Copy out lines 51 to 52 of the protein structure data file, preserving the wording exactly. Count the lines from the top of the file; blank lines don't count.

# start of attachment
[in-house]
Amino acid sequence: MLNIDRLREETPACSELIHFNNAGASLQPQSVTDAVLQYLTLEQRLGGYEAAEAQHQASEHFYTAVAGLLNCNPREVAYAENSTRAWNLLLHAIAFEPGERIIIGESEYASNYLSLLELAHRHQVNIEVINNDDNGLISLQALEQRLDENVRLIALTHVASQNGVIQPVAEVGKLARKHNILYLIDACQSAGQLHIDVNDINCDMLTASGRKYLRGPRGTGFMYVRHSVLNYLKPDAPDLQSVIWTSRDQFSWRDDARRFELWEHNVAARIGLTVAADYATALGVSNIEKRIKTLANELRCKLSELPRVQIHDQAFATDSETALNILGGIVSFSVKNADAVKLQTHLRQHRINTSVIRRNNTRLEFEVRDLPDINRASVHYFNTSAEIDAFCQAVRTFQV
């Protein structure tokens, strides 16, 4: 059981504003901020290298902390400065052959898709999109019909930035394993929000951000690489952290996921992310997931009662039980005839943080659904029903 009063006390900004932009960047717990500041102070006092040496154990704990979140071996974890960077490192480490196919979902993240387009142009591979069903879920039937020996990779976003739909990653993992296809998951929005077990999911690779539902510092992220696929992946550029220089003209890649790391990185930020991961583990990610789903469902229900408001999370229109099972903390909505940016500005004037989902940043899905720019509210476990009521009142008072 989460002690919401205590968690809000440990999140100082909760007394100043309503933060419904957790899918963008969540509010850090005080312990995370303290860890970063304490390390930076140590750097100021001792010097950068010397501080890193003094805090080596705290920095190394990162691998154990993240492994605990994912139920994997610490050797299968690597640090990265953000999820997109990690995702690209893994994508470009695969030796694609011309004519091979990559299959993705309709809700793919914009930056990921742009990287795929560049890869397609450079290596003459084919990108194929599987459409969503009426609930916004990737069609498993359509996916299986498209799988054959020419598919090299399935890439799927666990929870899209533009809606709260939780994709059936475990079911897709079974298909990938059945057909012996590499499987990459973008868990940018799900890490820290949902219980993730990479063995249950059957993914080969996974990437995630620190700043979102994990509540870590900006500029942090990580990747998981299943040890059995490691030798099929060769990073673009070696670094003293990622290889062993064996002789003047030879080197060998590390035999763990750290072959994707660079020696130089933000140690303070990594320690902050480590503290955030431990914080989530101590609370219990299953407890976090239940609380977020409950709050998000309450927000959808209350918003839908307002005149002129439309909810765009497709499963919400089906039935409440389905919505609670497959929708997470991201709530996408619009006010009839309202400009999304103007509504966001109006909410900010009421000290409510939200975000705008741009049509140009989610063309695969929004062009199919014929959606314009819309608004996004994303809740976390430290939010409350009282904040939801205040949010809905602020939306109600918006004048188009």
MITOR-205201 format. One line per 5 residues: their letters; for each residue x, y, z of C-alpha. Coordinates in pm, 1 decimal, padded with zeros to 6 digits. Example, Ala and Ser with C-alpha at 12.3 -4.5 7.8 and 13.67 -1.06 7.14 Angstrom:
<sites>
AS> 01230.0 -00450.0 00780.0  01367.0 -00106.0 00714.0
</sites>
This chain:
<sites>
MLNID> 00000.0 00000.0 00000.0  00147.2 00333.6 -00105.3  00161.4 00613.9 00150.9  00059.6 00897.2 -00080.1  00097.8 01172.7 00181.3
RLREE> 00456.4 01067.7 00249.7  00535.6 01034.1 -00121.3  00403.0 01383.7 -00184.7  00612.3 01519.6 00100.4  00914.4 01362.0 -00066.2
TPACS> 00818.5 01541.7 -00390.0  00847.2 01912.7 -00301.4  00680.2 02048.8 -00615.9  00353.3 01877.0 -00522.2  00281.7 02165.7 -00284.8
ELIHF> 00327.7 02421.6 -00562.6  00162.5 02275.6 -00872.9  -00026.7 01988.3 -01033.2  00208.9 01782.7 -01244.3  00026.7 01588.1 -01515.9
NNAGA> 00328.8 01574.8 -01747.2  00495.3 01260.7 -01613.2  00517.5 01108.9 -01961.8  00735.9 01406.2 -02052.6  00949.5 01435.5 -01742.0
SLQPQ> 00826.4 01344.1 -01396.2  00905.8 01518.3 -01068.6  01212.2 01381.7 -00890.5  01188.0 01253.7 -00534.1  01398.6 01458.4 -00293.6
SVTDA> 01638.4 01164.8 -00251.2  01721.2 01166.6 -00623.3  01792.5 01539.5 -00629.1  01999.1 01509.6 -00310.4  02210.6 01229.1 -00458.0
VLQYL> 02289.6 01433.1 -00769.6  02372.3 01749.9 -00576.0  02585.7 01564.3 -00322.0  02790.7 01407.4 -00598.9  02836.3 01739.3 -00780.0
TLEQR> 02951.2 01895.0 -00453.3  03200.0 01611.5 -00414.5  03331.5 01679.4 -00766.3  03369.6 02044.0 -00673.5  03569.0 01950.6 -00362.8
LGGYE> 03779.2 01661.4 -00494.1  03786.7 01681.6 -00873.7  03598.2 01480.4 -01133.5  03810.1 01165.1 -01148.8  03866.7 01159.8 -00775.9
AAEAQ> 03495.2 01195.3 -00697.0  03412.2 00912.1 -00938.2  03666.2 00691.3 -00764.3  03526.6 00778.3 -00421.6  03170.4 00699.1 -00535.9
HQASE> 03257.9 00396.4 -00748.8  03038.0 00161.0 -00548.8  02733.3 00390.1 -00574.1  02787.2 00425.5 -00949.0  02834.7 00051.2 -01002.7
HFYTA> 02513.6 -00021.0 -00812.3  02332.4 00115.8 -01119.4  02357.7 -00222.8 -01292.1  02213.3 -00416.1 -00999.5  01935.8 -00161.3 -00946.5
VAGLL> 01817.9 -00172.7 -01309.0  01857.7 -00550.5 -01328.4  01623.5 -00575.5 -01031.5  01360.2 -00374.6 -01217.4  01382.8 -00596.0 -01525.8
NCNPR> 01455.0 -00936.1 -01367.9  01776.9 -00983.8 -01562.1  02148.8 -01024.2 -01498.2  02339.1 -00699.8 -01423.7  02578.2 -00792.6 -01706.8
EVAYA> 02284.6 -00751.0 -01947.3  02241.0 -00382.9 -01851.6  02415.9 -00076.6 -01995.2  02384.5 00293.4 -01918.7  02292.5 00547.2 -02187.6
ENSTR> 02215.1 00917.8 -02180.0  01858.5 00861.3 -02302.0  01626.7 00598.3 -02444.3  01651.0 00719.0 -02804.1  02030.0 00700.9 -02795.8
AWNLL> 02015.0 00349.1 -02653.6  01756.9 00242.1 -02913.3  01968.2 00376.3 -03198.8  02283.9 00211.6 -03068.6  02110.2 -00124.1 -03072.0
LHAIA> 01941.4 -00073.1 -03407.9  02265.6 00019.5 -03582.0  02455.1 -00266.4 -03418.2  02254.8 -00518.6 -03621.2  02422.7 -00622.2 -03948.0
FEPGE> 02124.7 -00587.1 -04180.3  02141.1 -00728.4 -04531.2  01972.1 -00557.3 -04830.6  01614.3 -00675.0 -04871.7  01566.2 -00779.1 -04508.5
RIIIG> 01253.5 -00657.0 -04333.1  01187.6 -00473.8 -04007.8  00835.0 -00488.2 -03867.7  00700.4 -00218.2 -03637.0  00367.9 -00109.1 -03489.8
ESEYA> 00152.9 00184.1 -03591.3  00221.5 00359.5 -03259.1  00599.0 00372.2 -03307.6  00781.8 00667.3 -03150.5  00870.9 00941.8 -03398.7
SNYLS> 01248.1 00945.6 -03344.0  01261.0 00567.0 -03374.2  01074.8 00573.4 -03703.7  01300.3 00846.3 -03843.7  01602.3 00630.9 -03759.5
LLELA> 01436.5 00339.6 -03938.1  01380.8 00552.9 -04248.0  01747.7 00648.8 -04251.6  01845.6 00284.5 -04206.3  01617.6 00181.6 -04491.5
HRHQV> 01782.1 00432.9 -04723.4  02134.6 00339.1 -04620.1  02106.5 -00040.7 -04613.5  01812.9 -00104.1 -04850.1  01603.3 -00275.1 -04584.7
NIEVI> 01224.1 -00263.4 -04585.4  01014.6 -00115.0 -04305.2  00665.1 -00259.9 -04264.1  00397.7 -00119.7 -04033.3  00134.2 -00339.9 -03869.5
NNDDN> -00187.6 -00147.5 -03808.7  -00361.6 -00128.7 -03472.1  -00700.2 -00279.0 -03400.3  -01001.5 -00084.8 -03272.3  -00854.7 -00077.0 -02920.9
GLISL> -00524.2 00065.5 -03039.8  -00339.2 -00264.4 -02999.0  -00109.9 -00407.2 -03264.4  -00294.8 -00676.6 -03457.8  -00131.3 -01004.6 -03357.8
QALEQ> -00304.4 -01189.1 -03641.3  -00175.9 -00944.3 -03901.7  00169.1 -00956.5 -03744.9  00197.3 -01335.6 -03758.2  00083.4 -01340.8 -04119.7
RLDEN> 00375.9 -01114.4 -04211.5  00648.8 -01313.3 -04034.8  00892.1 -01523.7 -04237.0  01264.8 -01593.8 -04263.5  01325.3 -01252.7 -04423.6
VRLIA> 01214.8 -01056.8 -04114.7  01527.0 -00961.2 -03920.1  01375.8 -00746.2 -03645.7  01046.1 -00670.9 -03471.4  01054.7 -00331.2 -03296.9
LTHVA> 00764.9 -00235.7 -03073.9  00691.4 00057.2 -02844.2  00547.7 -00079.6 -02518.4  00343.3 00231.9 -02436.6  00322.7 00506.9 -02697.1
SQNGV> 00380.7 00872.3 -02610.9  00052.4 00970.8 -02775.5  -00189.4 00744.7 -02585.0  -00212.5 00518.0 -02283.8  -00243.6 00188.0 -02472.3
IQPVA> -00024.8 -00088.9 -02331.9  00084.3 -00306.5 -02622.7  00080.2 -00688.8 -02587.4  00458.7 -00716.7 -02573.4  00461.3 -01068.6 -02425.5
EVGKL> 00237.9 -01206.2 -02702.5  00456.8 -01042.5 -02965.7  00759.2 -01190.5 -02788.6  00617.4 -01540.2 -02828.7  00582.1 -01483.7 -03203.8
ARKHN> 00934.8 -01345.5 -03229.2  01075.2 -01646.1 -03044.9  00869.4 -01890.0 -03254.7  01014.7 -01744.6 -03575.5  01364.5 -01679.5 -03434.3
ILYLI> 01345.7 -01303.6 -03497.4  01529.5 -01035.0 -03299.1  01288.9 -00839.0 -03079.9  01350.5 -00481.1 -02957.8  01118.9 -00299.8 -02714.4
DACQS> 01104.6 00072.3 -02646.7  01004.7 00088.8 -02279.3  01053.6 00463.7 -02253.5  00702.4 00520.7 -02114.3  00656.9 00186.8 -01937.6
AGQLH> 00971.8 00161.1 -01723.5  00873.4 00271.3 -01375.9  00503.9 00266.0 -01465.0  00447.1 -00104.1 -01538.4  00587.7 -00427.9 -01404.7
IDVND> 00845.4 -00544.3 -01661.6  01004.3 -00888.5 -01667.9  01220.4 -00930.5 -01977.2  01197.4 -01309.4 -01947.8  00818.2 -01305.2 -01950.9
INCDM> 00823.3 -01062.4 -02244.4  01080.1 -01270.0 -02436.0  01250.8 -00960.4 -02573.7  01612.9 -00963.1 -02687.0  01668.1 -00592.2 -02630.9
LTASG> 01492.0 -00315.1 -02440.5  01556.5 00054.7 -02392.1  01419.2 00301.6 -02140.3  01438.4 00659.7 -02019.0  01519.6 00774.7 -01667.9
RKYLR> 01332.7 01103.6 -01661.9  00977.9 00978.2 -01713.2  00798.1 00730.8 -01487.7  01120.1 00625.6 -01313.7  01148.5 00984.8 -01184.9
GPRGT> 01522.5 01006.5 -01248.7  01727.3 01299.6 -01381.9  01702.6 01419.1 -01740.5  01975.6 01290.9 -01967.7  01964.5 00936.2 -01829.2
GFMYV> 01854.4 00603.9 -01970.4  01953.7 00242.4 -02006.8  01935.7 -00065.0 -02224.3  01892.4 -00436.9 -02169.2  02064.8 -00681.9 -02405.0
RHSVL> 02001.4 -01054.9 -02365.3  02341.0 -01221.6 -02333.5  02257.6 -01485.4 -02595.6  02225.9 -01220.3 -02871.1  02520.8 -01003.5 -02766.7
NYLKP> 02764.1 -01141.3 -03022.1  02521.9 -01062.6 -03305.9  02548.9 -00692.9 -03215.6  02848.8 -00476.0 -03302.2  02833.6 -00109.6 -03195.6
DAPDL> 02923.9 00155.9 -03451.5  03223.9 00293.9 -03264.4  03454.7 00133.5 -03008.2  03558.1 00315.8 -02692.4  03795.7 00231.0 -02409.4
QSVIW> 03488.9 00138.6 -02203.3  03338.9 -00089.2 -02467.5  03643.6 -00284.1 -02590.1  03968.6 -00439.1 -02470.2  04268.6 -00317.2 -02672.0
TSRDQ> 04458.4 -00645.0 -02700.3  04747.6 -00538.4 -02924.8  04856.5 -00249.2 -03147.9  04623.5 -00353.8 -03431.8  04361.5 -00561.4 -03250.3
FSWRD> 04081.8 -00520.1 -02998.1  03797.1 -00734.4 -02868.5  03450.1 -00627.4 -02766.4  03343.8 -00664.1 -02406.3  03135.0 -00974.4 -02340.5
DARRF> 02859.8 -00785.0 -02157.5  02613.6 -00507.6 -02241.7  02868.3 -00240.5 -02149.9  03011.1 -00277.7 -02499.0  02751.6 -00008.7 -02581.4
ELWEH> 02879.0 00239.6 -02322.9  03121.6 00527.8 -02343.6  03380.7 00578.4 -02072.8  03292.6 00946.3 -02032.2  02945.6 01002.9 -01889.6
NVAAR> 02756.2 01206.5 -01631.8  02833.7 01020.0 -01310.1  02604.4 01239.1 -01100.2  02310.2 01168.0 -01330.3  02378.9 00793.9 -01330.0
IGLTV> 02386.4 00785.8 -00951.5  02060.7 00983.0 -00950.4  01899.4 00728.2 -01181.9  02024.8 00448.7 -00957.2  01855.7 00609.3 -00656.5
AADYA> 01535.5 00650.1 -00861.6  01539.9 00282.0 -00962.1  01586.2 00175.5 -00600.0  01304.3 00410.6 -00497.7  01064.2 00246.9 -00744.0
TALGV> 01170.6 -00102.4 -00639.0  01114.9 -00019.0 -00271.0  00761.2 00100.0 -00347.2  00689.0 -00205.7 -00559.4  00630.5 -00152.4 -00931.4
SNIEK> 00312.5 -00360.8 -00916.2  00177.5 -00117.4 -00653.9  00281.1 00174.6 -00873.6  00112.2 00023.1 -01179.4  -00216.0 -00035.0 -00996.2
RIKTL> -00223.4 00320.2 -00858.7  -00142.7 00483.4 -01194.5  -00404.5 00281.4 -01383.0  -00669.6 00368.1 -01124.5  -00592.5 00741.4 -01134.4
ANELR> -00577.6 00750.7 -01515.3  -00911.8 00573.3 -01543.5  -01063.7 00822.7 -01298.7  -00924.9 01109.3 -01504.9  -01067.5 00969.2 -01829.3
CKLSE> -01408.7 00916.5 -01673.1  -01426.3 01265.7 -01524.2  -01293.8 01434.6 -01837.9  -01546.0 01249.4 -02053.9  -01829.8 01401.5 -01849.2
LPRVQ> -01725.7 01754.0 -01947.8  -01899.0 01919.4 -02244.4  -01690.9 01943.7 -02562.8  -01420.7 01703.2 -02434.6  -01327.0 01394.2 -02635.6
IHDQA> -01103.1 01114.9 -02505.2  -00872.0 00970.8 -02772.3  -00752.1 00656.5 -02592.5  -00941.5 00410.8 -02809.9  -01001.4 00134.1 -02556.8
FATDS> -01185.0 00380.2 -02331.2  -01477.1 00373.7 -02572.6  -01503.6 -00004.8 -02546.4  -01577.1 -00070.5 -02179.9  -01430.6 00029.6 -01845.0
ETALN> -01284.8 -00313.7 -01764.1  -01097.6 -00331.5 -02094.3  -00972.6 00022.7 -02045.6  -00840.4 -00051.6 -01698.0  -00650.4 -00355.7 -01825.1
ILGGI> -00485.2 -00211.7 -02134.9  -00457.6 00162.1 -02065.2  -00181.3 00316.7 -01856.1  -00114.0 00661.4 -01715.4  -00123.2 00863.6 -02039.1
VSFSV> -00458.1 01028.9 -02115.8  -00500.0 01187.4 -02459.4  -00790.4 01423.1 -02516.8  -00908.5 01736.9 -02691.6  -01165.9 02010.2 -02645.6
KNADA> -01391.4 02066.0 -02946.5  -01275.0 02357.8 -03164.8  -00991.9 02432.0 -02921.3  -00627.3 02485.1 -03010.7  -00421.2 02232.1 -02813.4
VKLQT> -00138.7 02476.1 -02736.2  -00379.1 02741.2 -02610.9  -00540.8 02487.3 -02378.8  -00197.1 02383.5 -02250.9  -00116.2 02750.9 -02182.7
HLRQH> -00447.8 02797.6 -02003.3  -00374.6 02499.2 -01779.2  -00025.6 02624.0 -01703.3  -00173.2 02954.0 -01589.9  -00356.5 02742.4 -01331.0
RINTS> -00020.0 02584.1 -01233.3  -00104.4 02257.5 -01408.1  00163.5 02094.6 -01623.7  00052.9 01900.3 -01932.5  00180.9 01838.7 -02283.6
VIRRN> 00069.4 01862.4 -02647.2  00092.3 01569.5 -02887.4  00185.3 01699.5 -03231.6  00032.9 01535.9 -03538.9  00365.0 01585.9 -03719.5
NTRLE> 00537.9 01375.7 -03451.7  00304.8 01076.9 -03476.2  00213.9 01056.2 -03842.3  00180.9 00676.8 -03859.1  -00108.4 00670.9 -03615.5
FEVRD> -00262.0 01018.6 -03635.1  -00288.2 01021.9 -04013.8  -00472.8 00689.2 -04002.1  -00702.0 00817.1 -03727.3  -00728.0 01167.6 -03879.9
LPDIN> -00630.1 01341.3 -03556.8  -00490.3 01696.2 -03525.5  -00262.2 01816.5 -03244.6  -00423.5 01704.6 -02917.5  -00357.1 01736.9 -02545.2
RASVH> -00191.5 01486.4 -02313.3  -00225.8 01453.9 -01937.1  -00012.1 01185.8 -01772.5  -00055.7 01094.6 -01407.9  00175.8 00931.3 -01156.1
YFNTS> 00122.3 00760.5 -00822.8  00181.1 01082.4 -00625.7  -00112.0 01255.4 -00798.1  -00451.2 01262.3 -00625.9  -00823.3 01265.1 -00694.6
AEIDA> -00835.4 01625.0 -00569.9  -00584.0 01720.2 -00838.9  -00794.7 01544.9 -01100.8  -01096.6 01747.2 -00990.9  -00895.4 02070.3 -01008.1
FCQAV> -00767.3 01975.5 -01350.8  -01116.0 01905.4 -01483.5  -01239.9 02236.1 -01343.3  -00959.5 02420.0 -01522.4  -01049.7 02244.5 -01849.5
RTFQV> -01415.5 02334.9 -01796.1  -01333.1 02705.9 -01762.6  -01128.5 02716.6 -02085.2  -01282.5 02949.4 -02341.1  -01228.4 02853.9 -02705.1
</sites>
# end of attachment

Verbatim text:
LTASG> 01492.0 -00315.1 -02440.5  01556.5 00054.7 -02392.1  01419.2 00301.6 -02140.3  01438.4 00659.7 -02019.0  01519.6 00774.7 -01667.9
RKYLR> 01332.7 01103.6 -01661.9  00977.9 00978.2 -01713.2  00798.1 00730.8 -01487.7  01120.1 00625.6 -01313.7  01148.5 00984.8 -01184.9